The New York singer-songwriter really is so unusual, to paraphrase the name of her 1983 debut album. She is at a time in her life when she could simply coast by, endlessly trotting out early hits like "Girls Just Wanna Have Fun," "Time After Time" and "She Bop." While Lauper continues to perform those charmingly effervescent pop tunes in concert, she reinvented herself as an earthy blues mama on last year's Memphis Blues, where she was joined by such luminaries as Ann Peebles and B.B. King. For those lingering few who are under the misguided impression that Lauper is merely a fluffy pop singer, she puts a persuasively soulful spin on bluesy covers like "Rollin' & Tumblin' " and "Just Your Fool." —Falling James
Though he's not a household name, John Acquaviva is one of the most influential figures in dance music. In 1989, he and pal Richie Hawtin founded the seminal techno label Plus 8. Later, he became an early adopter of computer-based DJ technology. He's also one of the people behind Beatport, the download site where DJs and hard-core electronic music fans go to get the latest tunes. Behind the decks, Acquaviva tends to favor a clean, occasionally minimal sound. He won't overwhelm the crowd with distorted bass lines. He will, however, gently work them into a frenzy of arms waving in the air with a set driven by clicks and claps. —Liz Ohanesian
L.A.'s Rob Barber and Mary Pearson make up this deceptively glitchy alterna-disco duo whose ambiguous, wispy female vocals, driving beats and tasteful electronic sounds are just so "contemporary." Yes, that makes them sound nice, if a little boring, but check their new Original Colors. It's an almost peculiarly expansive work combined with some of the best melodies in modern rock. To add more dimensions to the experience, Barber and Pearson create video projections for their stage shows, so please grok it now while the feeling is fresh. This is part of the Smell's Post Present Medium 10th-anniversary celebration, also featuring Abe Vigoda and David Scott Stone. —John Payne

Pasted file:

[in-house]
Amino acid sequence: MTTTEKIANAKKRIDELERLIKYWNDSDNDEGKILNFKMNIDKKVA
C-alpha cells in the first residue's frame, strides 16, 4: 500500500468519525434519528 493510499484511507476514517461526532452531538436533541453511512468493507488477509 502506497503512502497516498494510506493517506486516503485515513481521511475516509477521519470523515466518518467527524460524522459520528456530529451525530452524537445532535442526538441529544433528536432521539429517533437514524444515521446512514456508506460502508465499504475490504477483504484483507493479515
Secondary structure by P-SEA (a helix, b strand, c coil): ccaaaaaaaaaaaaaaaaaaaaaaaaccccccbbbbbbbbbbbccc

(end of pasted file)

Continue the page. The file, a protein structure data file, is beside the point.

MIKE DOUGHTY at El Rey Theatre; NIPSEY HUSSLE at House of Blues; BOZZIO/MACHACEK/JOHNSON TRIO at the Baked Potato; VINNY GOLIA QUINTET at LACMA; GREG DULLI, MARK LANEGAN at the Echoplex; CONLON CONDUCTS PROKOFIEV & DVORÁK at Walt Disney Concert Hall.
Curren$y, Method Man, Big K.R.I.T.
Call it the "Up in Smoke" tour for the new-school toker. Inspired by Dr. Dre and Snoop's legendary '90s jaunt, and sparked by a 2010 SXSW gig and a subsequent minitour last fall, this bud-friendly ball returns for a 35-city cruise, featuring some of hip-hop's most prominent blazers-cum–rhyme masters. True, being a rapper and proclaiming your love for weed is as overplayed as a Full House rerun, but Southern spitters Big K.R.I.T and Curren$y nonetheless lead a new crop of blunt-blowin' MCs clinging to the ganja shtick. If anything, they likely learned their craft from fellow tour member Method Man, who steps away from his perpetual bromance with Redman to mentor some munchie-prone new talent. —Dan Hyman
HOUSE OF BLUES
For the past five years Gallows has been Britain's greatest hardcore punk band, summoning vitriol seldom seen since the genre's turn-of-the-'80s first generation. But then the very focus of the band's uniquely ragged rage, impish ink-stained vocalist Frank Carter, departed the ranks this summer. Gallows wasted no time in naming as his replacement former Alexisonfire screecher Wade MacNeil. Oddly, the arrival of the burly Canadian has made this English band sound more American: still furious but with a denser metalcore maelstrom of guitars and MacNeil leaning forward on his phrasing like a true foot-on-the-monitors frontman. Early indications are Gallows is still a world-class outfit but maybe no longer in a class of one. —Paul Rogers
Backbiter, Motorcycle Black Madonnas, Biblical Proof of UFOs, Saccharine Trust, The Dagons
REDWOOD BAR & GRILL
Has it already been 20 years since local hard-rock trio Backbiter played their first show at the long-gone Los Feliz club the Shamrock? Apparently so, and tonight the punk-infused guitar hero Jonathan Hall, fluidly rumbling bassist Heath Seifert and heavy-hitting drummer Bob Lee celebrate in high style with several of their best and most legendary pals. When he's not ravaging the frets with Backbiter, Hall also backs his singer-wife, Marea Hall, in Motorcycle Black Madonnas, who have more of a fuzz-pop melodicism in contrast to Backbiter's search-and-destroy attack. The latest incarnation of Biblical Proof of UFOs lowers the boom with a classic-rock sound that's recently expanded beyond the group's aggressive post-punk instrumental roots into a spacey Pink Floyd sprawl. South Bay jazz-punk vets Saccharine Trust chop up jaggedly funky riffs, leaving just enough space for Jack Brewer to rant his serpentine Beat poetry. The Dagons, meanwhile, let you know that fall is really here, with their witchy goth-punk chansons. —Falling James